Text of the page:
Trouble: Zero to the Bone

TBYL Reviewer Adam had a pretty unusual reaction to this very time-stamped genre piece. Here’s what Adam made of David Whish-Wilson’s Zero at the Bone (Penguin).
 
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Perth. The year is 1979. You don’t get much for a dime these days but then what else is new? Then she walked into my life, blonde flowing hair, that mysterious, melt a man with a wink look and I knew I was in trouble. Bloody dames…
 
zero at the boneWell, the year was 1979 and the city was Perth, but the rest of it I’ll explain later…
 
Max Henderson is a Geologist with a wife, property and a future, so his suicide comes as a shock, to no one more than his wife, who doesn’t buy it. Jennifer Henderson is an intelligent woman grieving for her partner and hung up on that fateful question… Why?
 
Enter detective Frank Swann, hired by Mrs Henderson to investigate the reasons behind Max’s suicide. Swann’s first enquiries lead him to a recent report on a mining site in outback Western Australia that seems to throw up more questions than Frank can think to ask. The primary one being – how did Max find himself involved in the various members of Perth’s underworld, the purported owners of the drill site?
 
The further Swann is drawn in, the more trouble rears its head from all sides, none more than from the direction of his former colleagues, the extremely questionable vermin that currently inhabit the Perth Police Force.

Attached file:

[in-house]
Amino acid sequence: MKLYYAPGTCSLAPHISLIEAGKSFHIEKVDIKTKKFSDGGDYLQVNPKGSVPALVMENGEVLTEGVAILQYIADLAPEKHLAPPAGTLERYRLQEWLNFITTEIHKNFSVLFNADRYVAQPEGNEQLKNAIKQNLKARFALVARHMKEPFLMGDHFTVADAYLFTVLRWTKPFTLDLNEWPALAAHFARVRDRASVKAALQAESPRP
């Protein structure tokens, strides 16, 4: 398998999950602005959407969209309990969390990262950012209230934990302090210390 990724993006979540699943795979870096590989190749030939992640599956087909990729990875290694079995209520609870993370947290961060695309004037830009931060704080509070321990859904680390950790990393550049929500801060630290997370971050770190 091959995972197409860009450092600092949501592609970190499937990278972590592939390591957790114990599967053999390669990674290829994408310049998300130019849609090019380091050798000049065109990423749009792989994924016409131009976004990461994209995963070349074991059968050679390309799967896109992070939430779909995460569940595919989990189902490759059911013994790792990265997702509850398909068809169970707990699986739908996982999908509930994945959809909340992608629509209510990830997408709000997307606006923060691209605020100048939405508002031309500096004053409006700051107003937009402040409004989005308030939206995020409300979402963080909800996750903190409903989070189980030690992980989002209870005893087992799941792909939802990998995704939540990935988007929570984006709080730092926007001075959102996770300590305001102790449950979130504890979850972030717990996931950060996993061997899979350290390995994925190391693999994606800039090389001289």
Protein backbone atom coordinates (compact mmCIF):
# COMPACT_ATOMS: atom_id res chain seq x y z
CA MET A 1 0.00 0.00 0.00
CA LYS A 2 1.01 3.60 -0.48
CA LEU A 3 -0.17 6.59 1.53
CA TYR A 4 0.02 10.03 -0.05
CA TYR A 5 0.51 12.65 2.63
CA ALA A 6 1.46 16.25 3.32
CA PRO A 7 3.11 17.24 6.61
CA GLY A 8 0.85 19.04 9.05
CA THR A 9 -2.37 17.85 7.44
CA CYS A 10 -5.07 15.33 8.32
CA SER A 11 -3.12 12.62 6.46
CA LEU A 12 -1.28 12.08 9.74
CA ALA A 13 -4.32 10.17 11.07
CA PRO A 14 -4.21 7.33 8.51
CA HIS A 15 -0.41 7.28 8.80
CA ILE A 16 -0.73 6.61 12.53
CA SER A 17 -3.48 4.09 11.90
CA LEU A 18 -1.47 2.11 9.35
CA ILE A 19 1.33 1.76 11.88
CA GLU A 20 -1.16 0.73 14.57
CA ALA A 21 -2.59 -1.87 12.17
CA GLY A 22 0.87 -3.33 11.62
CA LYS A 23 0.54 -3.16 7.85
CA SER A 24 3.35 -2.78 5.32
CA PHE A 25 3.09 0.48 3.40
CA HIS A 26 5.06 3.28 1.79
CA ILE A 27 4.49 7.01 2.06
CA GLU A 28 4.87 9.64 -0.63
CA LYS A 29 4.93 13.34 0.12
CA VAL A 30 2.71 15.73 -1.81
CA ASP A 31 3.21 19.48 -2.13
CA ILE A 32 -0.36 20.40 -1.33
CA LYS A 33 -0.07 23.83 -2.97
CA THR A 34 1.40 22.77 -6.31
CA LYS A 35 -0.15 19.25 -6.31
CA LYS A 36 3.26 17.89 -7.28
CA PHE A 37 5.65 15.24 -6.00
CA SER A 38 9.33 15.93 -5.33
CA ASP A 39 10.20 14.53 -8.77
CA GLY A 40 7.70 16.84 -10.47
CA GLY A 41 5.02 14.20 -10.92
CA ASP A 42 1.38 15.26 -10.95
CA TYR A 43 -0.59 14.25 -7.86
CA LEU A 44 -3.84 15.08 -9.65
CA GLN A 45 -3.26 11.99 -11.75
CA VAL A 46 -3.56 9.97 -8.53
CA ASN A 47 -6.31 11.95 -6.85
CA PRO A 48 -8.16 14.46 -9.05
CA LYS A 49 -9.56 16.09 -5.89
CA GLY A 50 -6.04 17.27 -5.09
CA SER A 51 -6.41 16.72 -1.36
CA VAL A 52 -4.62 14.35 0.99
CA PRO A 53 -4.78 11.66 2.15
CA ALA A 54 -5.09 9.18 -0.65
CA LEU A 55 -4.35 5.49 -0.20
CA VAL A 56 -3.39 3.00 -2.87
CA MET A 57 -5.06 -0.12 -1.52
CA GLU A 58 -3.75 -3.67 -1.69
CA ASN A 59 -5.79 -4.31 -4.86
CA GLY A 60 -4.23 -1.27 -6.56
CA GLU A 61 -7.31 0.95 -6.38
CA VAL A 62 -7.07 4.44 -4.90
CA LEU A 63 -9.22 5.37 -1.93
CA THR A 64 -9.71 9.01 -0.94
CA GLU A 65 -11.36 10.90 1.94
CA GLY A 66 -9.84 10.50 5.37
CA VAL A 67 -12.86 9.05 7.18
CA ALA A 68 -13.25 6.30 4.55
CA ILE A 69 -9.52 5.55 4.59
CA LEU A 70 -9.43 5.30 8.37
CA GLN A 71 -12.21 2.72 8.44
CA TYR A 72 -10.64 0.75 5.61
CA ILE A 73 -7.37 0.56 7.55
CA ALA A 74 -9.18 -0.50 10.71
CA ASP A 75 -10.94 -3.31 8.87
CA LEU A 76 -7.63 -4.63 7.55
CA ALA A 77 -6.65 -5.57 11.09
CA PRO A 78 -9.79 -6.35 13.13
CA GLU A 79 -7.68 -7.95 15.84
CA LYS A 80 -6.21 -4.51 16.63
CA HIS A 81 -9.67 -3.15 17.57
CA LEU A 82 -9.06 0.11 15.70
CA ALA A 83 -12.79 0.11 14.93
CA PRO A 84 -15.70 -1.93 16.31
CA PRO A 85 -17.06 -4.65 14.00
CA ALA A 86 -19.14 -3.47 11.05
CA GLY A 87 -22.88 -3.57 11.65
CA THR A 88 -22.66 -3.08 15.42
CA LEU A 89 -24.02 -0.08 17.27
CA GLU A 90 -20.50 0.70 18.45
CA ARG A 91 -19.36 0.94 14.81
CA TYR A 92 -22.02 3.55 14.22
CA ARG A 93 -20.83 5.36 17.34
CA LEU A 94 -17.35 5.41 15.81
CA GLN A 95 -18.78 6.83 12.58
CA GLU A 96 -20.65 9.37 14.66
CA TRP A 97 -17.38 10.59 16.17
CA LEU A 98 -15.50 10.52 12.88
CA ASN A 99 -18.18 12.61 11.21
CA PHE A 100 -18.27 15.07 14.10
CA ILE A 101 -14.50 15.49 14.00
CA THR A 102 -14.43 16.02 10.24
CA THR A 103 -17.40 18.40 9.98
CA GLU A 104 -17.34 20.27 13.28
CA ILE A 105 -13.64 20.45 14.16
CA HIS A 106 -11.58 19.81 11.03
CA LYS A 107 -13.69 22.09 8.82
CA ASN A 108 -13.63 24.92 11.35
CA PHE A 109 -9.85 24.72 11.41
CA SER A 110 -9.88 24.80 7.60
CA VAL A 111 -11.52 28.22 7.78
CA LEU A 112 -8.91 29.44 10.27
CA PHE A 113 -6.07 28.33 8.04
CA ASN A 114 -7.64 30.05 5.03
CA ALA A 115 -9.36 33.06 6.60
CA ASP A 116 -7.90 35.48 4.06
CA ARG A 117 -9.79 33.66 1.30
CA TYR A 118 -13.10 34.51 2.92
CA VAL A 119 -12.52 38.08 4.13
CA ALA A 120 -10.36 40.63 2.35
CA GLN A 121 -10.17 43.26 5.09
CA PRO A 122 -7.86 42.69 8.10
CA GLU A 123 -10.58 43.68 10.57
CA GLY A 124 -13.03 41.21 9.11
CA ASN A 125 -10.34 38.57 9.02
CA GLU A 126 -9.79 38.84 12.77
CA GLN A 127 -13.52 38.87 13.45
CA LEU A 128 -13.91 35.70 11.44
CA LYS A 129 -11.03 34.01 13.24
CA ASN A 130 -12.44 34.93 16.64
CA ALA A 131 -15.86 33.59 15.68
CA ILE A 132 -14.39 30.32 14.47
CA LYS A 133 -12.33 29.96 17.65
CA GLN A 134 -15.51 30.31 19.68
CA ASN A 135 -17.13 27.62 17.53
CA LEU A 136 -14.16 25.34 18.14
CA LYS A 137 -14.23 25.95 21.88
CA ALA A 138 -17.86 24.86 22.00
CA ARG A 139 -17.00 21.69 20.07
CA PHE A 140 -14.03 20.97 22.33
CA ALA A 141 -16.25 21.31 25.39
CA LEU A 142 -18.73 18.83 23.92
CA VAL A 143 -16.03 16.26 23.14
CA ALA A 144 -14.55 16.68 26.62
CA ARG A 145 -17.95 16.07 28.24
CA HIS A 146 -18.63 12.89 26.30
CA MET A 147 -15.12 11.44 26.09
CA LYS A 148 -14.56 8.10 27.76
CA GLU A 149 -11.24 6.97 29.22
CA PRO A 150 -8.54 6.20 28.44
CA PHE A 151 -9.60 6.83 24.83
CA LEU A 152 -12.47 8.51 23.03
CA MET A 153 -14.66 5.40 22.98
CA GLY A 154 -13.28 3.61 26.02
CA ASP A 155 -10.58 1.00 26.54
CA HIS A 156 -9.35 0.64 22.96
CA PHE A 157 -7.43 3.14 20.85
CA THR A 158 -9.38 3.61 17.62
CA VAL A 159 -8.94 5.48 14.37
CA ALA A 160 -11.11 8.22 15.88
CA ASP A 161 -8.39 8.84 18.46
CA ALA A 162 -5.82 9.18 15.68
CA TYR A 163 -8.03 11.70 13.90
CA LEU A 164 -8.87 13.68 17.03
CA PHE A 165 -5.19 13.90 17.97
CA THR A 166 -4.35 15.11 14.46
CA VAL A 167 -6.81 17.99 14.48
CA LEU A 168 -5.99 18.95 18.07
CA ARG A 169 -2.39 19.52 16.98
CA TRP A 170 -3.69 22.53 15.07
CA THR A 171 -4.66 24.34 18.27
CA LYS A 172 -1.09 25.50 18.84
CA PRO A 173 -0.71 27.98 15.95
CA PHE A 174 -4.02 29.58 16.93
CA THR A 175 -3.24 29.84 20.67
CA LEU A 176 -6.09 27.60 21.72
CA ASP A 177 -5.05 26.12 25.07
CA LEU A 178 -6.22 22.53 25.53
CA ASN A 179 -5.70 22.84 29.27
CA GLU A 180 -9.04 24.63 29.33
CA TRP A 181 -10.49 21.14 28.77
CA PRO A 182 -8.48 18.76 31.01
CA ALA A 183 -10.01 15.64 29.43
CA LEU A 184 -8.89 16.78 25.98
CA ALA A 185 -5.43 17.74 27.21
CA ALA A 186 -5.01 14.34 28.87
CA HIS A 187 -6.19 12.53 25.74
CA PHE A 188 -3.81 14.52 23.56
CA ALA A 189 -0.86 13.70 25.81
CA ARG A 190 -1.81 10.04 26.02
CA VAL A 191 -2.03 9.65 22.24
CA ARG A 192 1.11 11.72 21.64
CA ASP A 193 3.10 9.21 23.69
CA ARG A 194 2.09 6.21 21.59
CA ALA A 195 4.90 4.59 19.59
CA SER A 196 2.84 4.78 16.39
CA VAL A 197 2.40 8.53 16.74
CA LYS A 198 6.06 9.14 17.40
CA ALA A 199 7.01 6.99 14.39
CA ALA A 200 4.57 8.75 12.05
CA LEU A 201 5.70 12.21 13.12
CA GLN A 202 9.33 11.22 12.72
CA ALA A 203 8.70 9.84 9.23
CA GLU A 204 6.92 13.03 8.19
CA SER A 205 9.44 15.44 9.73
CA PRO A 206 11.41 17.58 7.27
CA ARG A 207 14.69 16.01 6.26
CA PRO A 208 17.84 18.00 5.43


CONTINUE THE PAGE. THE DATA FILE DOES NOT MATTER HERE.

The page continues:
The story comes to a fantastic conclusion when Frank realises that nothing was ever what it seemed and no matter how hard you try, you can’t fight money!
 
Let me say – at no point during the reading of this book, did it really grab me. Interestingly though upon review, I realised I actually loved it! The concept of corruption that goes undiscovered and undefeated, and criminals that are not just hiding but also running things, creates an exciting read. The story concluded in a very satisfactory manner, but just not an expected one.
 
The one thing that kept drawing me out of the story was the style in which it was written. It felt less like a novel and more like the script of a 1940’s Bogart detective movie. Every second paragraph left you expecting a reference to a Maltese Falcon or a dame that walked into his life. If that wasn’t distracting enough, there were times where I really felt like I was missing something. David Whish-Wilson obviously grew up in Perth in the 70’s, which served him well in writing something familiar to the era, but unless you grew up there too, there are many references which may sail right over your head.
 
Still, if you can get past the writing style and the constant 70’s pub slang, David Whish-Wilson can tell a story. One I can honestly say I really enjoyed… after a while.
 
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Find out more about Zero at the Bone by David Whish-Wilson on the Penguin website here…